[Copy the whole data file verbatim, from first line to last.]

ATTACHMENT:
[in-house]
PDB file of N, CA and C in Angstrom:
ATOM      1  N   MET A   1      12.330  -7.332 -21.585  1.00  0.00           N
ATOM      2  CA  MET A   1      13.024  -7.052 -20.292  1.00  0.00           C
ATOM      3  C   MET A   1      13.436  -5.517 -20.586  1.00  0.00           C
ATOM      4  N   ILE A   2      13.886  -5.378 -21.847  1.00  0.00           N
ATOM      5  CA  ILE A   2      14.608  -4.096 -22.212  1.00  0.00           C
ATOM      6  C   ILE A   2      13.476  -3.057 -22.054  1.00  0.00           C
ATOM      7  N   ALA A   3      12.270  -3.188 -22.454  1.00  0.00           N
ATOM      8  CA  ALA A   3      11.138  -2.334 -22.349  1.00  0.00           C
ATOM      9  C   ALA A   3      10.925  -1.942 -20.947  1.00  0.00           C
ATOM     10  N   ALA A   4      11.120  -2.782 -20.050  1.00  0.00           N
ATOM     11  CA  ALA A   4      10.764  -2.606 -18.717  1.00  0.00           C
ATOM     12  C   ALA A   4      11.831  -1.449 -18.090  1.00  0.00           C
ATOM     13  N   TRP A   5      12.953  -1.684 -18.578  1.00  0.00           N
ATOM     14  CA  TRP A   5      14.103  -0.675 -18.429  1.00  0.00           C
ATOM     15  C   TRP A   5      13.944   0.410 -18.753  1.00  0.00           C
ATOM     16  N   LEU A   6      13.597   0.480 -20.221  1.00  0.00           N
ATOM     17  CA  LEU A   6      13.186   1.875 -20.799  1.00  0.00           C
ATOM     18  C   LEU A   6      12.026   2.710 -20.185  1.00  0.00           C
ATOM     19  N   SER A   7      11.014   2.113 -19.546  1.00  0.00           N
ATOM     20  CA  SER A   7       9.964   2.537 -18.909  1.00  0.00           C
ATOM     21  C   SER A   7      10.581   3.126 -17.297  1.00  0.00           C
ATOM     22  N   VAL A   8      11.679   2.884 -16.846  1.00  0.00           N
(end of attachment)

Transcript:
[in-house]
PDB file of N, CA and C in Angstrom:
ATOM      1  N   MET A   1      12.330  -7.332 -21.585  1.00  0.00           N
ATOM      2  CA  MET A   1      13.024  -7.052 -20.292  1.00  0.00           C
ATOM      3  C   MET A   1      13.436  -5.517 -20.586  1.00  0.00           C
ATOM      4  N   ILE A   2      13.886  -5.378 -21.847  1.00  0.00           N
ATOM      5  CA  ILE A   2      14.608  -4.096 -22.212  1.00  0.00           C
ATOM      6  C   ILE A   2      13.476  -3.057 -22.054  1.00  0.00           C
ATOM      7  N   ALA A   3      12.270  -3.188 -22.454  1.00  0.00           N
ATOM      8  CA  ALA A   3      11.138  -2.334 -22.349  1.00  0.00           C
ATOM      9  C   ALA A   3      10.925  -1.942 -20.947  1.00  0.00           C
ATOM     10  N   ALA A   4      11.120  -2.782 -20.050  1.00  0.00           N
ATOM     11  CA  ALA A   4      10.764  -2.606 -18.717  1.00  0.00           C
ATOM     12  C   ALA A   4      11.831  -1.449 -18.090  1.00  0.00           C
ATOM     13  N   TRP A   5      12.953  -1.684 -18.578  1.00  0.00           N
ATOM     14  CA  TRP A   5      14.103  -0.675 -18.429  1.00  0.00           C
ATOM     15  C   TRP A   5      13.944   0.410 -18.753  1.00  0.00           C
ATOM     16  N   LEU A   6      13.597   0.480 -20.221  1.00  0.00           N
ATOM     17  CA  LEU A   6      13.186   1.875 -20.799  1.00  0.00           C
ATOM     18  C   LEU A   6      12.026   2.710 -20.185  1.00  0.00           C
ATOM     19  N   SER A   7      11.014   2.113 -19.546  1.00  0.00           N
ATOM     20  CA  SER A   7       9.964   2.537 -18.909  1.00  0.00           C
ATOM     21  C   SER A   7      10.581   3.126 -17.297  1.00  0.00           C
ATOM     22  N   VAL A   8      11.679   2.884 -16.846  1.00  0.00           N